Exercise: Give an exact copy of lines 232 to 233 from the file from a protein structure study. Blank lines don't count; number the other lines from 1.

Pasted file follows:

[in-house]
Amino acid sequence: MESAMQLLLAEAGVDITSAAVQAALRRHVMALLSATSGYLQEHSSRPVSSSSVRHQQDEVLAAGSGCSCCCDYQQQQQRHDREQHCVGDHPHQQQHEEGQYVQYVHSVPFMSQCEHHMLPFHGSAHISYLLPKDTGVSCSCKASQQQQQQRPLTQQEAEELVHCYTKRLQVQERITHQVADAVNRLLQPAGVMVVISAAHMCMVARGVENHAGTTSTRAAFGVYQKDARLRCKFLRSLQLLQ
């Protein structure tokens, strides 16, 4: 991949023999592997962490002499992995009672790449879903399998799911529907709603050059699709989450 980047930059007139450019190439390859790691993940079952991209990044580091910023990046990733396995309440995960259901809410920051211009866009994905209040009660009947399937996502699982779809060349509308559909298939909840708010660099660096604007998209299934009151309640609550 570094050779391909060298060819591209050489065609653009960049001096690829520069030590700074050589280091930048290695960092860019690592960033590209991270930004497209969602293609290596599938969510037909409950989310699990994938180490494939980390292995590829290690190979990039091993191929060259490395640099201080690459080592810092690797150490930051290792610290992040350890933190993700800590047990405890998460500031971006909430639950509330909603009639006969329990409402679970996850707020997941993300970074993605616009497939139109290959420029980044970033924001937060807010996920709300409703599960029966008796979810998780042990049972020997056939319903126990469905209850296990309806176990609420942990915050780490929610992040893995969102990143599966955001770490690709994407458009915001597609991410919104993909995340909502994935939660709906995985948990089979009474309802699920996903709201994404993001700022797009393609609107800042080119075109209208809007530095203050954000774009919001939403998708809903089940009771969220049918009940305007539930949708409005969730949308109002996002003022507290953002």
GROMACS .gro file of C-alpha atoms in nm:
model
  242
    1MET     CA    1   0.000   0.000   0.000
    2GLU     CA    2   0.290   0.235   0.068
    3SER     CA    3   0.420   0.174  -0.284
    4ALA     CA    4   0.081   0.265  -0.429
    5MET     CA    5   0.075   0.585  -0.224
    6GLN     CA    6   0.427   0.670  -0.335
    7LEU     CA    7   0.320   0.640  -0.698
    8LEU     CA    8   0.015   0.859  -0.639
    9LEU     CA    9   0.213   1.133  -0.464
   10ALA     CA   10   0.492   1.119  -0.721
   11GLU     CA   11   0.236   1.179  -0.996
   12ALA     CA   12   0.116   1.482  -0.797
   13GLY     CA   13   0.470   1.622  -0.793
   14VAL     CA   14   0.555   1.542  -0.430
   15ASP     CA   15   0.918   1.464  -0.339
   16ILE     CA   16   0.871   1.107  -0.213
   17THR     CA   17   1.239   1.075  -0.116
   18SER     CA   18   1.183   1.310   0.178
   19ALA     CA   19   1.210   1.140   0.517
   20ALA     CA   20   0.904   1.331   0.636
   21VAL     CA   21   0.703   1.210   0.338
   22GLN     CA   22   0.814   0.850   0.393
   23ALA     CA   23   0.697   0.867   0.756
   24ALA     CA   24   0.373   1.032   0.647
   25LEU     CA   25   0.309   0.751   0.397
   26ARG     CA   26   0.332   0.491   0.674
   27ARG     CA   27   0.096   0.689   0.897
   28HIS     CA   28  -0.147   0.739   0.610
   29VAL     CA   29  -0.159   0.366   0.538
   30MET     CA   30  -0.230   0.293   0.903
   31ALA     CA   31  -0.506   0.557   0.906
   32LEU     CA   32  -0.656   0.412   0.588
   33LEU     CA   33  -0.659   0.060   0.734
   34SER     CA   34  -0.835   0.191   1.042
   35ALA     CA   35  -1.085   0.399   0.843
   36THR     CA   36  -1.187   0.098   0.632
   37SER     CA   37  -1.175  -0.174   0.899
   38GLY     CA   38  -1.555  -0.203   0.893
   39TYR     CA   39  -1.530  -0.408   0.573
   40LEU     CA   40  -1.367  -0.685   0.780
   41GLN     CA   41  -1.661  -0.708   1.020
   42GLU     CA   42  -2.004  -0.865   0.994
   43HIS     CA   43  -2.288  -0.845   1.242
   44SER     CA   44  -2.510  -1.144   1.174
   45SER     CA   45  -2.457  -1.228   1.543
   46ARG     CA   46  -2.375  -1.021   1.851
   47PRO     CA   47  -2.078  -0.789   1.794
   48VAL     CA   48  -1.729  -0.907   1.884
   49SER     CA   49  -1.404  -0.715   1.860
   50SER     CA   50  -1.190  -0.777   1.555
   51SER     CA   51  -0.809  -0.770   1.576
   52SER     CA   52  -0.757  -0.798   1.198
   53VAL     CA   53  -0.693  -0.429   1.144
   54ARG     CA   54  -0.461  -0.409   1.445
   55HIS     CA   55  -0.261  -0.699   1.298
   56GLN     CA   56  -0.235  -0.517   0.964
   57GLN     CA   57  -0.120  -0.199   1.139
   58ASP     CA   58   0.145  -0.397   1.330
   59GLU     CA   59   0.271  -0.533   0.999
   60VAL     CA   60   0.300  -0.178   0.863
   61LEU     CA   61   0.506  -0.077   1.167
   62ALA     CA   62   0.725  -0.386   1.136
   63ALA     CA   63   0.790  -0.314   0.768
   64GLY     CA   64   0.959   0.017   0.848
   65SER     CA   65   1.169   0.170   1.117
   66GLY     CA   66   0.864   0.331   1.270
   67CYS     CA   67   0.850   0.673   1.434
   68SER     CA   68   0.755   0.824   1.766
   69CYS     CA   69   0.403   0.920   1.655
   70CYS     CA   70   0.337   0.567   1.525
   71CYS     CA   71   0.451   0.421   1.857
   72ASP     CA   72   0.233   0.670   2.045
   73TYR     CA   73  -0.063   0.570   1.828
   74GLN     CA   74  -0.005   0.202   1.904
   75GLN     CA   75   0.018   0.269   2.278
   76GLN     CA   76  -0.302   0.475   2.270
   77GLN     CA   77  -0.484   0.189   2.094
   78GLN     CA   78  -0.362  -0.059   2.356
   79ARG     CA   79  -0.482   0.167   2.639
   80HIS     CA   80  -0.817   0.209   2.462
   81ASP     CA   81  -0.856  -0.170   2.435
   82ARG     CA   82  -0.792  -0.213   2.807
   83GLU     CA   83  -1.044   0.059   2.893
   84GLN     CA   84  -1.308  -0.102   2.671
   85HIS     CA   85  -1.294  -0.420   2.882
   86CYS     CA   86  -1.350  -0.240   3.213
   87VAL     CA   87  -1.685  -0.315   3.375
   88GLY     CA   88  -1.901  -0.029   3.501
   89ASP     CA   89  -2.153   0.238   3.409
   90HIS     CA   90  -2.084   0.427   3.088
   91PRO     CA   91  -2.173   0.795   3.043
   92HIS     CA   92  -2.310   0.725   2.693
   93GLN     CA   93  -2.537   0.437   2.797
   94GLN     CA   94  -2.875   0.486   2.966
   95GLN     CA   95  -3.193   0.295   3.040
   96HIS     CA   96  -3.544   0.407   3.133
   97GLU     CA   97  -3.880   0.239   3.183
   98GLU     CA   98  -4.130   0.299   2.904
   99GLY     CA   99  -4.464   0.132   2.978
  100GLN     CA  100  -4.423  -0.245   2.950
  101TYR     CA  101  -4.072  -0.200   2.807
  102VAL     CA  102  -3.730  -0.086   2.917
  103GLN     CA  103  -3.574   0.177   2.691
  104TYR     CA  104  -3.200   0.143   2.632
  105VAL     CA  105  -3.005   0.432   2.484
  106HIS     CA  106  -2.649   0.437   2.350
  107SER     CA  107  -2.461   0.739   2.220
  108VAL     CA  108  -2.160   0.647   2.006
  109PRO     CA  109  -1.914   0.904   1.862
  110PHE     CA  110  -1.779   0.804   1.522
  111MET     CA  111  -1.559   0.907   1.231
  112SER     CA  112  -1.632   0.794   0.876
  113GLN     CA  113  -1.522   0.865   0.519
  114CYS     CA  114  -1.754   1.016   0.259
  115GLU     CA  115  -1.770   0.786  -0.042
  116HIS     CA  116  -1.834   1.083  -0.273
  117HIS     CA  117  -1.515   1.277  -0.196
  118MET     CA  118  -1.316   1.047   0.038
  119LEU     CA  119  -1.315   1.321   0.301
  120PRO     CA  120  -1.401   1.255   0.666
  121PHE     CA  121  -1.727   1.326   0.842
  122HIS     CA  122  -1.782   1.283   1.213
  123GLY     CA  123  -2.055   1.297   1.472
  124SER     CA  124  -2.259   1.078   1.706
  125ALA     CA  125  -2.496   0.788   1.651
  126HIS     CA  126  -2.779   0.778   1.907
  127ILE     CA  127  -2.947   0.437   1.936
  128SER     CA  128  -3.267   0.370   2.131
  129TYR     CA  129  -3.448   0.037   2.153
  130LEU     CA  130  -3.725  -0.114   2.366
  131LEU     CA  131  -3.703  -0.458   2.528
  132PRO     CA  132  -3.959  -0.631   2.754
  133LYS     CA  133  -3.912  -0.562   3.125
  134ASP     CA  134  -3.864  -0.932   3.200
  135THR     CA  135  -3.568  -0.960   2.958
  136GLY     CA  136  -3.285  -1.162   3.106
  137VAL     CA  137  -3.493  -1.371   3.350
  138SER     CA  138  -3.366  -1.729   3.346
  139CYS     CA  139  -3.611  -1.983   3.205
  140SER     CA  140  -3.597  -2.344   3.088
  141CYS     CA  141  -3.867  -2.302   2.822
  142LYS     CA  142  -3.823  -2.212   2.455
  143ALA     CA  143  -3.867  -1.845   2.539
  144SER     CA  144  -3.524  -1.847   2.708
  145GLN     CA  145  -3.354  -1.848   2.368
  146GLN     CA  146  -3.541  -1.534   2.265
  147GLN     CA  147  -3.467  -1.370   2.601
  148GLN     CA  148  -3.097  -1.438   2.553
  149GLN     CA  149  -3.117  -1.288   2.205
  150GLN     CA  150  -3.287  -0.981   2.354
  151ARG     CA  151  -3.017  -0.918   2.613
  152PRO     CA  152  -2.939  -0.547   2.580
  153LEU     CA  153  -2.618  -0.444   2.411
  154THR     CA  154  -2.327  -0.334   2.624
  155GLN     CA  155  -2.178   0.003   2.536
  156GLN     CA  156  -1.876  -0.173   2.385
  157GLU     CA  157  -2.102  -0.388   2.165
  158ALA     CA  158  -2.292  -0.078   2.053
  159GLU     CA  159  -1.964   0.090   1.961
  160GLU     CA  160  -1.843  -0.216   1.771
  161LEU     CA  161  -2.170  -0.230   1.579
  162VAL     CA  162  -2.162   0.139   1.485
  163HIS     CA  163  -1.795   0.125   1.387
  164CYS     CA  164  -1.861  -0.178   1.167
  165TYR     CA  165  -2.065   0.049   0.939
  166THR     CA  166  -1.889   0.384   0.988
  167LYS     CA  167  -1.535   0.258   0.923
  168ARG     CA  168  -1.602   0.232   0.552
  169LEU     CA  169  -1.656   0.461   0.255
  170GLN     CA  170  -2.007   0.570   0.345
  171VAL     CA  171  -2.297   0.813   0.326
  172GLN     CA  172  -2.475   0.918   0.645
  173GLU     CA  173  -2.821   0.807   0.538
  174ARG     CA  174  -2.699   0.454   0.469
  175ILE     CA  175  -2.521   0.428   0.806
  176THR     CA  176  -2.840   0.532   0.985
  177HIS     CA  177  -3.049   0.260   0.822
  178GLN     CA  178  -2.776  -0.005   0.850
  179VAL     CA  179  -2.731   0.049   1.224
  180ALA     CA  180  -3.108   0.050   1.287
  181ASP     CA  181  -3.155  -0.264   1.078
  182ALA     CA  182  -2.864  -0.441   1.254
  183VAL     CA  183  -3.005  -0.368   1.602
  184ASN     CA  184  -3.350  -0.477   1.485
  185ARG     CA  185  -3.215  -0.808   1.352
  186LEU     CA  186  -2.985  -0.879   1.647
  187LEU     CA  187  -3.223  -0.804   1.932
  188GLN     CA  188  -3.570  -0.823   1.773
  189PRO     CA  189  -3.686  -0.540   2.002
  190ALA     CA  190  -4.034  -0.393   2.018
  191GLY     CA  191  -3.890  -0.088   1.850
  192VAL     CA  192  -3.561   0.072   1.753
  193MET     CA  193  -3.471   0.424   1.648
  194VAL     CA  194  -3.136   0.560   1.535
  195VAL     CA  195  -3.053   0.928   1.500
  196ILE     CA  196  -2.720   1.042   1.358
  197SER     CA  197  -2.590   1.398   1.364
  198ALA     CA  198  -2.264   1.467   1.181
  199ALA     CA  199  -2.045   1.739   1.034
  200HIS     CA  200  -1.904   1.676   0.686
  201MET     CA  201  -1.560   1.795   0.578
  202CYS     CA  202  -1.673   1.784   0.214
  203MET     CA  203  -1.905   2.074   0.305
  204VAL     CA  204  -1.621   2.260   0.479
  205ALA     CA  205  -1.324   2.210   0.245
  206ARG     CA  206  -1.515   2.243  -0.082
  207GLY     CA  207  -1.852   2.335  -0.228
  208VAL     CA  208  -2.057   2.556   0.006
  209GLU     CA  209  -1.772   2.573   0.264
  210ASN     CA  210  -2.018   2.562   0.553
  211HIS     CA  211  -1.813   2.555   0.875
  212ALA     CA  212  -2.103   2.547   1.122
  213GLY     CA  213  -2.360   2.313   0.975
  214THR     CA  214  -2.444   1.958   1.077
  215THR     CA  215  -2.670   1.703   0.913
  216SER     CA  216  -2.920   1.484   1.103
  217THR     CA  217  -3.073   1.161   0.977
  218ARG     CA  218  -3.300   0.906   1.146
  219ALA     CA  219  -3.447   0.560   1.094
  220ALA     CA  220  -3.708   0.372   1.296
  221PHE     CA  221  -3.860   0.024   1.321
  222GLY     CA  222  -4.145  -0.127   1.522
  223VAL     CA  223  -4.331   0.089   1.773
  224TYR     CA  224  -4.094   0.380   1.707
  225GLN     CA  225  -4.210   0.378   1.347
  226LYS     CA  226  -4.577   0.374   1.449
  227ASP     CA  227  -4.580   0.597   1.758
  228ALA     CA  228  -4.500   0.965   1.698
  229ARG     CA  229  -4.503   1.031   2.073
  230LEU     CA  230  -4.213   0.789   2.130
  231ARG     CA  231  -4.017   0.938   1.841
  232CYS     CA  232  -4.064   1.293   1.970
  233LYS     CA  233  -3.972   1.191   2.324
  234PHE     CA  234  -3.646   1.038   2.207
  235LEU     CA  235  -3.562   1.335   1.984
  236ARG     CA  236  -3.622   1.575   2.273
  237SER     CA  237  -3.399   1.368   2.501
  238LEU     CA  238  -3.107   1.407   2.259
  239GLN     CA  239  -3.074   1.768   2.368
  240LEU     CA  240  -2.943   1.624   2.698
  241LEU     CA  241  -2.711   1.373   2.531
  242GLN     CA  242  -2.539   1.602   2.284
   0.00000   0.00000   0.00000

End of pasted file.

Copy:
  226LYS     CA  226  -4.577   0.374   1.449
  227ASP     CA  227  -4.580   0.597   1.758